Today the world didn't end. I didn't expect it to, but everyone with a television or radio had at least pondered whether May 21st 2011 could be the end of the world. For this reason, I took this open opportunity to proclaim the excellencies of Christ in Marietta Square, a small but popular park about two miles from where I work. This weekend is my "duty" weekend where I work a 12 hour shift as support.
My first sermon at 3pm closely followed my gospel-tract about May 21st, 2011, which can be read here, I spent a great deal of time on what the gospel is that will be preached to the nations that will precede the end. Normally when I preach in Marietta Square, I'll lose on average 25% of my crowd immediately, and another 25% before I conclude; they wander off in various degrees of disgust. Today surprised me to no end, my crowd increased; people crossed the street, took iPods out of their ears, sat down, and listened as I exposited the Bible on eschatological signs.
Immediately afterwards I had a very intellectual debate with Church of Christ students, they were not interested in the rapture, they were upset that I had not preached that baptism was necessary for salvation. As we continued the conversation these students showed to be much more heretical than just thinking baptism is the first step of obedience in salvation; one denied the eternality of Hell, another affirmed universal salvation, and one was adamant that God does not hate sinners (Psalm 5:4-5), and walked off when I told him God hated him most of all since he had made himself a false prophet proclaiming a lie about God (Proverbs 6:19). He came back later and I was able to tell him that not everyone who believes the Bible that God hates sinners is a member of the Hypercalvinistic Westboro baptist Church.
I then went home, just in time for my phone to ring with a completely unexpected phone call, so I had to head back for work. I did not even think about preaching again, but as I drove past the Square, I was amazed at how many people were there, and determined in my heart to preach on my way home. I completed my work, and headed for the Square at 8pm; two hours after the rapture was supposed to happen. I prayed for three things: a crowd, a parking space, and no band on stage. All three were answered.
I parked and headed for the Square, just as a group of kids started playing on the stage. I felt this might be providential and I took a moment to prepare a sermon based on Matthew 24:14, that this gospel of the kingdom will be proclaimed throughout the whole world as a testimony to all nations, and then the end will come. Having prepared my sermon, even more kids were playing on the stage, far too many to ask to move. At this point I considered not to preach, but thought I'd give the kids a few more minutes to disperse. So I opened up my Kindle to a book I've been reading called the Memoirs of the Life, Time, and Writings of the Reverend and Learned Thomas Boston.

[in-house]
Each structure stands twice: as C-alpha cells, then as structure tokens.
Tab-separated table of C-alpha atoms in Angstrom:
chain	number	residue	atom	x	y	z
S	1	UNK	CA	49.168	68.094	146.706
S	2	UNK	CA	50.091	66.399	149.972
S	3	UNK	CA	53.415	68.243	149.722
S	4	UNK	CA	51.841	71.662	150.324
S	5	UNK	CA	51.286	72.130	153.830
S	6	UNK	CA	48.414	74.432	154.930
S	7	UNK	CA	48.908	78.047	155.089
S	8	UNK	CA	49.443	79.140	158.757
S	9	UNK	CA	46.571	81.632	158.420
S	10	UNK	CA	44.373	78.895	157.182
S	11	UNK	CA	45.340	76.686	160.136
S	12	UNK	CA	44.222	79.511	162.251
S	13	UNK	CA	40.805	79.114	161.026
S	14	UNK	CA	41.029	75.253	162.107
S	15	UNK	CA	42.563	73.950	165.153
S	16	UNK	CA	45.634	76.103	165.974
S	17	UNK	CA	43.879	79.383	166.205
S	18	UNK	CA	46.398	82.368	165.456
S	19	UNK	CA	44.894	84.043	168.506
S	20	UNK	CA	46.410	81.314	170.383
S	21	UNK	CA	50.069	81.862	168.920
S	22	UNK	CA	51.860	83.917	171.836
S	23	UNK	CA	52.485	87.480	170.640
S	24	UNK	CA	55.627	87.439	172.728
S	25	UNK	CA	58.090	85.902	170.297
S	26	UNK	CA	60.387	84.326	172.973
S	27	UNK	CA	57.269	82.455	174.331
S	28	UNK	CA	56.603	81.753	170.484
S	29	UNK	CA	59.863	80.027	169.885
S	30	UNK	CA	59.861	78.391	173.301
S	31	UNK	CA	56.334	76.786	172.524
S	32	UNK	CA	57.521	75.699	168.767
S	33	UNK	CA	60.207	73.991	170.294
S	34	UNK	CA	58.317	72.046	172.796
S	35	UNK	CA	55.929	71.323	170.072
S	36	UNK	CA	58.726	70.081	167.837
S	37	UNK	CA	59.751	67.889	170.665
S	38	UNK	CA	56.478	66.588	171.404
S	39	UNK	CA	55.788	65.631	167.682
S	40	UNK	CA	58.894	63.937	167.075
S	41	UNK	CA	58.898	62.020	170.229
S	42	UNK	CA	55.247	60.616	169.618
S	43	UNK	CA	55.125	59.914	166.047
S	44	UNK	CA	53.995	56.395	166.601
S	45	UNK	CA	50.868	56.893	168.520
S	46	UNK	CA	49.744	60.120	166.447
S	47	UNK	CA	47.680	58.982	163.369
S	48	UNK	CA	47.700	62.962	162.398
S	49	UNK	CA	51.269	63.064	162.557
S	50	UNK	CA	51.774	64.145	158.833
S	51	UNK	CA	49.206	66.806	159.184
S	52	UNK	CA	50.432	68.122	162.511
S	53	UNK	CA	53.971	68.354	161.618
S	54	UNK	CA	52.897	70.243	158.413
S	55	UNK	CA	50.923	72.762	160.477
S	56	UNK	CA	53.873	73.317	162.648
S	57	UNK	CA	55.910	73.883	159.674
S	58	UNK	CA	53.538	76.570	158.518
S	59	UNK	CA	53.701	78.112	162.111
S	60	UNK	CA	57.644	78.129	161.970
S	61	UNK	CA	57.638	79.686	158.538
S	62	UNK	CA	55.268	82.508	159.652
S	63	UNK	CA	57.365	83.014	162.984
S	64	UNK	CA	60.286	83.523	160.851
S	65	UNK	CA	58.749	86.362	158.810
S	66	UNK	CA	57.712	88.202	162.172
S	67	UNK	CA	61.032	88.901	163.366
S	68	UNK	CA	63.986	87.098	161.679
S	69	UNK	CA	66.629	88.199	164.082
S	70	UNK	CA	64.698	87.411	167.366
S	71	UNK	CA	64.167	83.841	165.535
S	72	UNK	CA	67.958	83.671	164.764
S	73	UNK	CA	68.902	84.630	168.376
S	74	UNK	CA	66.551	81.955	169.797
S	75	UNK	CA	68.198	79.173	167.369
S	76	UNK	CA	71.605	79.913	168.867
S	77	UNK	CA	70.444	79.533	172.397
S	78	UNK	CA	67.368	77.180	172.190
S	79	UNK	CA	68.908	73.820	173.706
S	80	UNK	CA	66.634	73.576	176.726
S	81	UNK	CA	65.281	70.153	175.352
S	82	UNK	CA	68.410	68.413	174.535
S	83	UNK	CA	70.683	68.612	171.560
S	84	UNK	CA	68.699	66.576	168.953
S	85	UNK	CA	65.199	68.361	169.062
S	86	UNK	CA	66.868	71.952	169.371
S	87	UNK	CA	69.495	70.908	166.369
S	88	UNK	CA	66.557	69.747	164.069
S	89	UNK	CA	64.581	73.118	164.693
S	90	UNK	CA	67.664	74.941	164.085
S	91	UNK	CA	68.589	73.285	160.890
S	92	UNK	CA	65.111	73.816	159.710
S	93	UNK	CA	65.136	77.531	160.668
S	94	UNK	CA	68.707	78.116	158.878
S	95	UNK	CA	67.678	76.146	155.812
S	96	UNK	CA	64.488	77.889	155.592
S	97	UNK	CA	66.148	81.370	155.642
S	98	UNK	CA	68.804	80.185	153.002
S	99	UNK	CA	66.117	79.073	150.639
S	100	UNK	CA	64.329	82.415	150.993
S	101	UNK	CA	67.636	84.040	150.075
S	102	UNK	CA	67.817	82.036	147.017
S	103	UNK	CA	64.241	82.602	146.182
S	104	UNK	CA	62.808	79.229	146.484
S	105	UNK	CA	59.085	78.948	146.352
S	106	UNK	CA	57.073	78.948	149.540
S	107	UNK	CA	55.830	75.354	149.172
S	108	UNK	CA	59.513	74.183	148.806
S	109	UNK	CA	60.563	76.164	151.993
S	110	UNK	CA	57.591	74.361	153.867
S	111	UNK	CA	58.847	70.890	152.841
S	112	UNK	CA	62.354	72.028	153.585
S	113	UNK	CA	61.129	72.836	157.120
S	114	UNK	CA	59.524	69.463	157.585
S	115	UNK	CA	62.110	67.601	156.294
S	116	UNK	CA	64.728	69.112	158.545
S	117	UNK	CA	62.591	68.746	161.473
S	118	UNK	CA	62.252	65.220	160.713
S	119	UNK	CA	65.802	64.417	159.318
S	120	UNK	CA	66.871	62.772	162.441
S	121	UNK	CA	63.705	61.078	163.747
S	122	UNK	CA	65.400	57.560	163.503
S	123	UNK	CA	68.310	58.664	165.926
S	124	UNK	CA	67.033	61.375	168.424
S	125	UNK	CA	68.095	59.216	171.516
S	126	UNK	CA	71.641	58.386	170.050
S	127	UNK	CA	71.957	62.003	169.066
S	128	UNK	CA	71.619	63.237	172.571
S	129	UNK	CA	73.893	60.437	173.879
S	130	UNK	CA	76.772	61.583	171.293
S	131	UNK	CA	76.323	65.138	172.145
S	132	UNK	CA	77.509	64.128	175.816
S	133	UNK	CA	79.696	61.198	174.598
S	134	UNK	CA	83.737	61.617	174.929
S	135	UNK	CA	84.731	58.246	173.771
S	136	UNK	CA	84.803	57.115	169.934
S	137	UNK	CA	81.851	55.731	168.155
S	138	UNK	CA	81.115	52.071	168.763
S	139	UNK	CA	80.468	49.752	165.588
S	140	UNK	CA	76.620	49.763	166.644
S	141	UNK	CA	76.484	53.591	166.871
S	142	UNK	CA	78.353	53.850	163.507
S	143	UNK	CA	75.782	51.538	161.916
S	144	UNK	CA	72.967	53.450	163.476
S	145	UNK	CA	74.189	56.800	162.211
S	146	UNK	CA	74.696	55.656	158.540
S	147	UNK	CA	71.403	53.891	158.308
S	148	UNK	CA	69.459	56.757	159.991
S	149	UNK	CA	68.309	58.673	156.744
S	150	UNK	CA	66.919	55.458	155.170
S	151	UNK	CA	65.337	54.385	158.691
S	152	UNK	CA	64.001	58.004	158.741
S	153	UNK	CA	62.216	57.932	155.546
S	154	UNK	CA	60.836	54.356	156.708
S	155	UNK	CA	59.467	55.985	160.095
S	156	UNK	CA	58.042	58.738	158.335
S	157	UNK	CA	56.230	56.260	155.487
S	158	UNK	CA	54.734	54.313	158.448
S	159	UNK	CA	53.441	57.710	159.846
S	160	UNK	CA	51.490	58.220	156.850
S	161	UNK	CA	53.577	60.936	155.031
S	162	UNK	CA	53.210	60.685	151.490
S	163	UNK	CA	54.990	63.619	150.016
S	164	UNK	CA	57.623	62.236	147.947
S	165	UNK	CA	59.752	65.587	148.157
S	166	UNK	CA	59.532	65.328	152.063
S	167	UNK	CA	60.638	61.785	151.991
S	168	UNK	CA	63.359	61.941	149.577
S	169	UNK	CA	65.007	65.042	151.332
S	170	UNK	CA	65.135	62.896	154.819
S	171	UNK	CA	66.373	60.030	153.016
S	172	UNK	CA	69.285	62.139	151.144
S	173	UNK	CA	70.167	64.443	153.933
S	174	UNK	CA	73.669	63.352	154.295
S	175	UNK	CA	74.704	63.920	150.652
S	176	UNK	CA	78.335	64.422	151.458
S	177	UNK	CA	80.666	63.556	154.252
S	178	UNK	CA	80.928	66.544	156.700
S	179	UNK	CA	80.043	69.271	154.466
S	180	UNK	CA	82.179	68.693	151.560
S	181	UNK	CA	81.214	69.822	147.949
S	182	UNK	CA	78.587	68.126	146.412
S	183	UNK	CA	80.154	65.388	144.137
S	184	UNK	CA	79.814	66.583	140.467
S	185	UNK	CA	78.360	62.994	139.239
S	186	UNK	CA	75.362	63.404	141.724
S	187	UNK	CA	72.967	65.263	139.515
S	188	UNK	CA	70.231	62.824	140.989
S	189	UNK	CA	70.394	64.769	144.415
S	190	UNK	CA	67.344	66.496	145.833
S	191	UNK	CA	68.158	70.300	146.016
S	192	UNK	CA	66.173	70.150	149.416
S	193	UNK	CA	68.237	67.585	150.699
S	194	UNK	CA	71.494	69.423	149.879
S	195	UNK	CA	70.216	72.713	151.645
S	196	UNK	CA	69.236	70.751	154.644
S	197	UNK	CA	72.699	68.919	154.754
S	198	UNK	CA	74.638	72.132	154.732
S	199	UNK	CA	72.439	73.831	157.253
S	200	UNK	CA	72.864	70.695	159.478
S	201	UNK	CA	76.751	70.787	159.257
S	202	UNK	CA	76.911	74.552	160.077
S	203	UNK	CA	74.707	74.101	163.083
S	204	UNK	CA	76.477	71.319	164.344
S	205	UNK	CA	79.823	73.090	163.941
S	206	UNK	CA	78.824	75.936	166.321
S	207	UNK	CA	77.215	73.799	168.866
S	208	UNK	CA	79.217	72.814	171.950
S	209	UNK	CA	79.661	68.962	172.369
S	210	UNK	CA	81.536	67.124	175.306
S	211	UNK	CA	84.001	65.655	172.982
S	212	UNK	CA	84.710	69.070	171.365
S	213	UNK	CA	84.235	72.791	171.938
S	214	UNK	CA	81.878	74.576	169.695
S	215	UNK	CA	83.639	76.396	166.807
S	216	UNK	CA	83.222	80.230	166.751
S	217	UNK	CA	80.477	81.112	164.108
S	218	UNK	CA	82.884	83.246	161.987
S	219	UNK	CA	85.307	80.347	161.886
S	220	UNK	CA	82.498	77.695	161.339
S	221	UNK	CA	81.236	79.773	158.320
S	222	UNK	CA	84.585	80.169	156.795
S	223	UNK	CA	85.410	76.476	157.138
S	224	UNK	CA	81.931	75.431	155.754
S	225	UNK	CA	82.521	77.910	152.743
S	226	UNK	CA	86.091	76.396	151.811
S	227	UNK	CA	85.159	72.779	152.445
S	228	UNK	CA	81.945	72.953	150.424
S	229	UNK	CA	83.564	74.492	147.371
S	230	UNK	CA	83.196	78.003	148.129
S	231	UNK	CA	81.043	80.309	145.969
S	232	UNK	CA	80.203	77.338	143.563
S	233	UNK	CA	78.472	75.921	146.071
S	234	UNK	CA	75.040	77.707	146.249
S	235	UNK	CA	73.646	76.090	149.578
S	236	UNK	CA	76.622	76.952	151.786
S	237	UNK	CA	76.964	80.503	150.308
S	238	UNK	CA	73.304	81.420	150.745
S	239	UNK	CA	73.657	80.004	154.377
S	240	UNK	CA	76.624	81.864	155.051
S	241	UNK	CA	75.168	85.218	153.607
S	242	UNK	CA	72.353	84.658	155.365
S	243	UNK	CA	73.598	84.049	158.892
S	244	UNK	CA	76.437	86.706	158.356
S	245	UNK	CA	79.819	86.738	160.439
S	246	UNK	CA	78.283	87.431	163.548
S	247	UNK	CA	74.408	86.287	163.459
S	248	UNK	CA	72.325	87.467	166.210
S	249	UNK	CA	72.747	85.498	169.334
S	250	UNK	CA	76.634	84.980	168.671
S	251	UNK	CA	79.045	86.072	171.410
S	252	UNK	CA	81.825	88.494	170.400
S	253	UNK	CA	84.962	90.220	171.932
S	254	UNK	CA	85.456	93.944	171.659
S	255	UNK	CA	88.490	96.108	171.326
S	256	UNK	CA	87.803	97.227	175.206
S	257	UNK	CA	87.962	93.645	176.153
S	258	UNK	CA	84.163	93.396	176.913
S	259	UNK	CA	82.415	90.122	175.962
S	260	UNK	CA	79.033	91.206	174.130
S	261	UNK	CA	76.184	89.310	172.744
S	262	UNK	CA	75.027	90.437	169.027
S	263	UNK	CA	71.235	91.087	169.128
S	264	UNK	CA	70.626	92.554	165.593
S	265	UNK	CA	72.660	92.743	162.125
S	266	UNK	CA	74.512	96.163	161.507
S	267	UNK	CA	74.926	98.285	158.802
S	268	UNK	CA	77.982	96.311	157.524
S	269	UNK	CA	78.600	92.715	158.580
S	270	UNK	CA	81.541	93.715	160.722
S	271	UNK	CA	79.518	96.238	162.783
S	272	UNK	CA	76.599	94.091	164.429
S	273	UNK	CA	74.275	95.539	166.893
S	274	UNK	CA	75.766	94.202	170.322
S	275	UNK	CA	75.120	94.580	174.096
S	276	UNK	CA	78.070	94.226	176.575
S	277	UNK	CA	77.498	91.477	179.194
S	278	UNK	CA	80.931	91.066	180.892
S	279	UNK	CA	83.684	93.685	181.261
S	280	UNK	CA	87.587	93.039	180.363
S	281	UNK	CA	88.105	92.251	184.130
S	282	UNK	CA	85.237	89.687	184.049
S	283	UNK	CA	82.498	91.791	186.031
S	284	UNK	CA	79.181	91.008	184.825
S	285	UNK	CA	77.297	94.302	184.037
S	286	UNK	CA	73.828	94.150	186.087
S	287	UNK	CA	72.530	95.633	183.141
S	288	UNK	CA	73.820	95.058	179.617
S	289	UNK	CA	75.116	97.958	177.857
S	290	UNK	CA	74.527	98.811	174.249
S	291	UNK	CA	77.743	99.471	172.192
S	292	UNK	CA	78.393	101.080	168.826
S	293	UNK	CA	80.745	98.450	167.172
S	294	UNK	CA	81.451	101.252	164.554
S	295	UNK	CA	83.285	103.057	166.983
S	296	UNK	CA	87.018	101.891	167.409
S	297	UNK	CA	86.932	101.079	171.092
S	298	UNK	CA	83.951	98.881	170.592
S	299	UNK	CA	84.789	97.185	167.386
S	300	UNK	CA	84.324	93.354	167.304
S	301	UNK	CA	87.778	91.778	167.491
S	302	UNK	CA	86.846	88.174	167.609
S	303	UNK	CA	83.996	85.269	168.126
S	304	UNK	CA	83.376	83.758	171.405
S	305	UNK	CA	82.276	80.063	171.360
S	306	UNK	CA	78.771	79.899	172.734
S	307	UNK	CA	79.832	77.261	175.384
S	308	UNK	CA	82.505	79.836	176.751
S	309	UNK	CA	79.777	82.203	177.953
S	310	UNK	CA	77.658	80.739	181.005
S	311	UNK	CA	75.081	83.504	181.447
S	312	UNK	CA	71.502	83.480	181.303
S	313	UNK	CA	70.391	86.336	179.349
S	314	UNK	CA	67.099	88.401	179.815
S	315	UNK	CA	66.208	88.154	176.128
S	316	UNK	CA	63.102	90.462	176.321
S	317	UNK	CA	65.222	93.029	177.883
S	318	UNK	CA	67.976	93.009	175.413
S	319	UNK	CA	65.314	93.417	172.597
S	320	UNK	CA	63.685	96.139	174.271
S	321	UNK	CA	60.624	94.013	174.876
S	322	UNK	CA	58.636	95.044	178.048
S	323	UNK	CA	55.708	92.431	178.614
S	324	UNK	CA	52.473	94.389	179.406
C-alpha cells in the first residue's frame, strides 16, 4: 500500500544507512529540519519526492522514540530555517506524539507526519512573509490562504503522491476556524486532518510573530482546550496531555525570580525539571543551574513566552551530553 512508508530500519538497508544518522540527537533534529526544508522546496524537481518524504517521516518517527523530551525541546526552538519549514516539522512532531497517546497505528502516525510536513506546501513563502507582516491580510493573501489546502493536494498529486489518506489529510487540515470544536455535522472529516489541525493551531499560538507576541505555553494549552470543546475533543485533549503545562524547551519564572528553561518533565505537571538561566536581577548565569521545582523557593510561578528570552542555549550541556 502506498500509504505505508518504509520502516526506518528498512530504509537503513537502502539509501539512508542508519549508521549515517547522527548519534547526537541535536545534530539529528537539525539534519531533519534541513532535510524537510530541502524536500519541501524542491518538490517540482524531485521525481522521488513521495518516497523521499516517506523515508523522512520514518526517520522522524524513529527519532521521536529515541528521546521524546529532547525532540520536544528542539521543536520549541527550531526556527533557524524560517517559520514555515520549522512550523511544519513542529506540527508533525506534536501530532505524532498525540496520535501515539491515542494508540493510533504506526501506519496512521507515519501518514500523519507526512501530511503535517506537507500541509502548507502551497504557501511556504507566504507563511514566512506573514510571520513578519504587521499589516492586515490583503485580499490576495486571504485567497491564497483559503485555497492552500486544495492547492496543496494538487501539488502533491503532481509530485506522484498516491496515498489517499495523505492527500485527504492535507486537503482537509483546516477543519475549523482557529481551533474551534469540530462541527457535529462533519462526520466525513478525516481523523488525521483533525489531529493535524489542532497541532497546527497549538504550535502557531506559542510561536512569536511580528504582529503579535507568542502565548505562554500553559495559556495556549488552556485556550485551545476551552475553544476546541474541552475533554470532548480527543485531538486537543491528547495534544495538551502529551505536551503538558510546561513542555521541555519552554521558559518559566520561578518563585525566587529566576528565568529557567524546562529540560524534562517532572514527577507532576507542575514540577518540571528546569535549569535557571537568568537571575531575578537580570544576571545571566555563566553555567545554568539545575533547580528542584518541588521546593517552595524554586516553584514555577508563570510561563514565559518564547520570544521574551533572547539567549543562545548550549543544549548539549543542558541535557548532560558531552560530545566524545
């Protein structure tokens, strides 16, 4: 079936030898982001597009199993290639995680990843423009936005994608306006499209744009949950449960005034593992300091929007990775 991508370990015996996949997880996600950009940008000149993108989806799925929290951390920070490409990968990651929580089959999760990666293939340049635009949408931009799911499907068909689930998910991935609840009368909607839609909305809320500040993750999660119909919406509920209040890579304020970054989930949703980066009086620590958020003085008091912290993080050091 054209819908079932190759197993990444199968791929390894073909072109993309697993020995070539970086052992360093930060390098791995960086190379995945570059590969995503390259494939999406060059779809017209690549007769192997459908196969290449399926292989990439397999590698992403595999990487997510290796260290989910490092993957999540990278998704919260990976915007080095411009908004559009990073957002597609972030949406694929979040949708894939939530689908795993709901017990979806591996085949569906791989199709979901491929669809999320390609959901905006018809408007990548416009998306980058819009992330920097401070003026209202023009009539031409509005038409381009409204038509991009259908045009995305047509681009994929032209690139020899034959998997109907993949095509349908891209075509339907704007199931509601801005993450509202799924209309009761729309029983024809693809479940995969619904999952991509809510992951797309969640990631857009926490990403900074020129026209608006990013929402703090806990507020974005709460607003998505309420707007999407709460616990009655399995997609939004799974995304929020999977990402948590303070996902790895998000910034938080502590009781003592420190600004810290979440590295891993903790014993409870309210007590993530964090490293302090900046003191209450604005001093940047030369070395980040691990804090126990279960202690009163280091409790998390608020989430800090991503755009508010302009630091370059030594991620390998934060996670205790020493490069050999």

Providentially I opened to, and was greatly encouraged by, "My soul cried out for accomplishing of that [Matt 4:19, fishers of men] to me, and I was very desirous to know how I might follow Christ, so as to become a fisher of men." I prayed for God to make the kids leave the stage, and went back to reading, and within five minutes the stage was mine.
I addressed a crowd of thirty or so people, explaining that I wanted "to talk to you about something that happened today, or more accurately did not happen today." A brief summation of Camping's failed prophecy followed, and I was shocked that no-one left, and I even gained about ten listeners almost immediately, with others trickling in as I preached a bit longer than 10 minutes.
I dove into the gospel at Matthew 24:14, explaining that the end cannot come until someone from every nation, tribe, and tongue worships Christ as Saviour. I took them to the Garden of Eden where man was expelled from Paradise and the Tree of Life, I took them to Heaven where they must be sinless to stand in the Holy Place, and then I took them to the cross where the Lord of Glory died, and finally I took them to the gates of Heaven where Christ opened them for all nations (Psalm 24), and I concluded with Revelation 21:25-27, imploring my hearers to be reconciled to God. During this preaching I did not lose a single listener (at least that I perceived), indeed some in the distance even moved closer, and when I concluded I received applause, which is not odd, but where it was coming from was, for a balcony behind me had people clapping.
Normally I preach out of season, I address people in their normal lives, bothering them, and have to make a transition from the natural to the spiritual realm. But days like today are a real blessing, for everyone is already thinking about the spiritual, especially when you can tell them that had the world ended two hours ago, they would have died without hope and without God, but that they may still seek the Lord while he may be found.
Beloved, now is where I try to take a jab at you. Have you been preaching in season? How about out of season? Have you been preaching at all? Harold Camping has set up an opportunity for you like a tennisball on a tee, and I parrot Paul when he said, "Woe to me if I do not preach the gospel." (1 Corinthians 9:16) Beloved, I see the apostasy happening every-which-where, in churches that don't believe the Bible, in churches that do believe the Bible but don't do anything about it, and in those who believe the Bible but are not making disciples.
The gospel of the kingdom will be proclaimed throughout the whole world as a testimony to all nations, and then the end will come. Proclaim it in season and out of season.